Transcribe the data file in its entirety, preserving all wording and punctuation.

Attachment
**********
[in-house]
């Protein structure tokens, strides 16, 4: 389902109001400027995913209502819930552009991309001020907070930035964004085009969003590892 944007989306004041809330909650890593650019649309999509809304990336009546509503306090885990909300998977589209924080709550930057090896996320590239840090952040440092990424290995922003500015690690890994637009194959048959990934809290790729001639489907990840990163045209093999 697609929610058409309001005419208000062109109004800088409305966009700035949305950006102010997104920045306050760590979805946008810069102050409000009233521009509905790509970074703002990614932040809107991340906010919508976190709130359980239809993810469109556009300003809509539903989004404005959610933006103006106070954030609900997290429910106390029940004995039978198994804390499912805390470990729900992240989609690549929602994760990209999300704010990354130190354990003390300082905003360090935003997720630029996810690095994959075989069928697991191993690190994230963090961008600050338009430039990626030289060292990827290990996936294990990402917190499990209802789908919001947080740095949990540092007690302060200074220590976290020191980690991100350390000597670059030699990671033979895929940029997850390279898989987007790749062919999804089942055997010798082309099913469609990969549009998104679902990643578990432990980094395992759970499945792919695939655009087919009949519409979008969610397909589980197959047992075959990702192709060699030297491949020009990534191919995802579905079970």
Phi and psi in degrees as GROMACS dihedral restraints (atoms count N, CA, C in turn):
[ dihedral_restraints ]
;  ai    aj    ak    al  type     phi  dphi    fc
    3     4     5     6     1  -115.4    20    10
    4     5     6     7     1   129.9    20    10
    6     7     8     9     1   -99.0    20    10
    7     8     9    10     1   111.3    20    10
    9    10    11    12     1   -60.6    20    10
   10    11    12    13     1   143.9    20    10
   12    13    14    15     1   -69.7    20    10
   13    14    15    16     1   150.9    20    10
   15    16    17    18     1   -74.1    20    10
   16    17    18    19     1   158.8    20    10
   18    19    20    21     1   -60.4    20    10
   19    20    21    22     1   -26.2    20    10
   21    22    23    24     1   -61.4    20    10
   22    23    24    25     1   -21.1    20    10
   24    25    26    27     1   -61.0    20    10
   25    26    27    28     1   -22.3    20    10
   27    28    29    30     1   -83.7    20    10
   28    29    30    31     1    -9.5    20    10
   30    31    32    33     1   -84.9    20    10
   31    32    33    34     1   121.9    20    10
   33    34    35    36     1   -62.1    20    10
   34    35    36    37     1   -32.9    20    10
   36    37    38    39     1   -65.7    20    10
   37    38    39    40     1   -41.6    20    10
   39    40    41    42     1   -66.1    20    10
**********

[in-house]
């Protein structure tokens, strides 16, 4: 389902109001400027995913209502819930552009991309001020907070930035964004085009969003590892 944007989306004041809330909650890593650019649309999509809304990336009546509503306090885990909300998977589209924080709550930057090896996320590239840090952040440092990424290995922003500015690690890994637009194959048959990934809290790729001639489907990840990163045209093999 697609929610058409309001005419208000062109109004800088409305966009700035949305950006102010997104920045306050760590979805946008810069102050409000009233521009509905790509970074703002990614932040809107991340906010919508976190709130359980239809993810469109556009300003809509539903989004404005959610933006103006106070954030609900997290429910106390029940004995039978198994804390499912805390470990729900992240989609690549929602994760990209999300704010990354130190354990003390300082905003360090935003997720630029996810690095994959075989069928697991191993690190994230963090961008600050338009430039990626030289060292990827290990996936294990990402917190499990209802789908919001947080740095949990540092007690302060200074220590976290020191980690991100350390000597670059030699990671033979895929940029997850390279898989987007790749062919999804089942055997010798082309099913469609990969549009998104679902990643578990432990980094395992759970499945792919695939655009087919009949519409979008969610397909589980197959047992075959990702192709060699030297491949020009990534191919995802579905079970």
Phi and psi in degrees as GROMACS dihedral restraints (atoms count N, CA, C in turn):
[ dihedral_restraints ]
;  ai    aj    ak    al  type     phi  dphi    fc
    3     4     5     6     1  -115.4    20    10
    4     5     6     7     1   129.9    20    10
    6     7     8     9     1   -99.0    20    10
    7     8     9    10     1   111.3    20    10
    9    10    11    12     1   -60.6    20    10
   10    11    12    13     1   143.9    20    10
   12    13    14    15     1   -69.7    20    10
   13    14    15    16     1   150.9    20    10
   15    16    17    18     1   -74.1    20    10
   16    17    18    19     1   158.8    20    10
   18    19    20    21     1   -60.4    20    10
   19    20    21    22     1   -26.2    20    10
   21    22    23    24     1   -61.4    20    10
   22    23    24    25     1   -21.1    20    10
   24    25    26    27     1   -61.0    20    10
   25    26    27    28     1   -22.3    20    10
   27    28    29    30     1   -83.7    20    10
   28    29    30    31     1    -9.5    20    10
   30    31    32    33     1   -84.9    20    10
   31    32    33    34     1   121.9    20    10
   33    34    35    36     1   -62.1    20    10
   34    35    36    37     1   -32.9    20    10
   36    37    38    39     1   -65.7    20    10
   37    38    39    40     1   -41.6    20    10
   39    40    41    42     1   -66.1    20    10